Monday, February 12, 2007

Many Questions - Limited Time

I received a call yesterday from a friend who wondered if I knew of any physicians who are offering "concierge" medical services. This is the new trend where a physician limits his/her practice to a few hundred patients and charges a membership fee ($1000 to $5000 per year)to those patients. The fee is in exchange for perks like same day visits, prompt return phone calls and more time with the physician at each visit. It doesn't cover the costs of the office visits or tests, but is a retainer for better service. Reports show that patients in these relationships are satisfied and the physicians enjoy having the "financially protected" time to spend with the patient.

A recent study reported in Health Services Research and referenced in The New York Times, studied videotapes of almost 400 primary care visits. They found the median time for visits was just under 16 minutes and patients tended to bring up 6 subjects. About five minutes was devoted to one major topic, with the other issues receiving as little as one minute. When a patient presented a complex problem, the doctor had two basic choices: limit the time or make another patient wait while he extends the visit. If the doctor extends the visit of several patients a day, he will soon be so far behind that every patient will feel rushed and no one will feel well cared for. This treadmill pace is not good for the patient or the physician and is one reason so few young doctors are choosing the primary care field as a practice choice.

Is concierge medicine the answer? For my friend, who says "I've had three doctors and it just isn't working for me anymore" it probably will solve his problem. He can afford the fee and will enjoy the relaxed pace of his new doctor's office.
But this model is the solution for only a few patients and a few doctors and will only make the primary care doctor shortage worse.

Unrushed quality time is something Physicians want to give and something patients want. With our current insurance and Medicare reimbursement structure, the solution seems a long way off.


Raymond Bouchayer said...

Doctors have a lot of patients to see every day . All of us are guilty of trying to squeeze the allowed time into a long session. All Doctors that I have met spend the time that was necessary for me , sometime cutting on other people. Doctors are overworked and under paid , thanks to the Insurance companies.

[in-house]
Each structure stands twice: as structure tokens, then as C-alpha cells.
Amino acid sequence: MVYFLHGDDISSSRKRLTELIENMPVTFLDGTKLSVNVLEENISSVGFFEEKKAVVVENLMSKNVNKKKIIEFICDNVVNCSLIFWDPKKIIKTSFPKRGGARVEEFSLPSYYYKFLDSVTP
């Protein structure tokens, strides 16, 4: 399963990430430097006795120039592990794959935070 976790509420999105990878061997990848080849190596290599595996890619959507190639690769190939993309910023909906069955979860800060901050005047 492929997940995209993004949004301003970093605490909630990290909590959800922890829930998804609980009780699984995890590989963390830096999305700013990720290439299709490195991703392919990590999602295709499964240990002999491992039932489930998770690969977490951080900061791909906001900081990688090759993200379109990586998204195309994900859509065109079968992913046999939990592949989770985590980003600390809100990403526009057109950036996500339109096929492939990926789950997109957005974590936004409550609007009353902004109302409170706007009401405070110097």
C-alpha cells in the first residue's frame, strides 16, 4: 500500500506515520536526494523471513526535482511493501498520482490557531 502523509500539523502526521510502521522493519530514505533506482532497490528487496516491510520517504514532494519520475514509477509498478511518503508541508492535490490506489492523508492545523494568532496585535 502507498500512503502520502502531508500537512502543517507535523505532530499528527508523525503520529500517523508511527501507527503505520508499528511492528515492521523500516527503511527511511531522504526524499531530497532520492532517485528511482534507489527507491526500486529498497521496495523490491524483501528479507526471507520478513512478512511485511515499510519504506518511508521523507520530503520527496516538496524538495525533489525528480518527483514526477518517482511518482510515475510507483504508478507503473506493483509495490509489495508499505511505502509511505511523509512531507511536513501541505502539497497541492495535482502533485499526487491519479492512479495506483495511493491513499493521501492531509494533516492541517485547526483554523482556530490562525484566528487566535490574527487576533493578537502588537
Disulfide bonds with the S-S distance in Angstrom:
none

We should all have access to medical care , the same one we give our employees , Senators / Congress/ President etc....and Doctors should be paid what their charges are .The only people that object to this plan are of course the insurance companies .

Linda Fairchld said...

I am a dual citizen with Canada and was outraged when my elderly father could not ask his 2nd question at his doctor visit (clearly posted in the waiting room - one issue per visit!) My 88 year father was fine with that, gets excellent health care and loves his doctor, who I thought was pretty fast to process. But so many of the issues we have in the US have to do with perception and expectations that other countries with socialized medicine do not have. In Canada, although the system is far from perfect, I find that people are generaly well cared for, particularly if there is a hospitalization, and live to be really old! What does not exist there is absolute panic around medical insurance, loss of insurance, "What is going to happen to me if I get sick?" kind of feeling that is overwhleming the middle class. While I am happy that there will be concierge services for rich folks, this does nothing to solve the larger issue of retaining the number of doctors needed to care for the population. How can we have basic medical care included in our taxation system and adequate funding to compensate medical professionals for their highly skilled work?

I continue to be horrified that we have billions of dollars to pour into invasions of other countries and have no interest in basic health services as part of our annual budget. Needless to say, I will be retiring in Canada.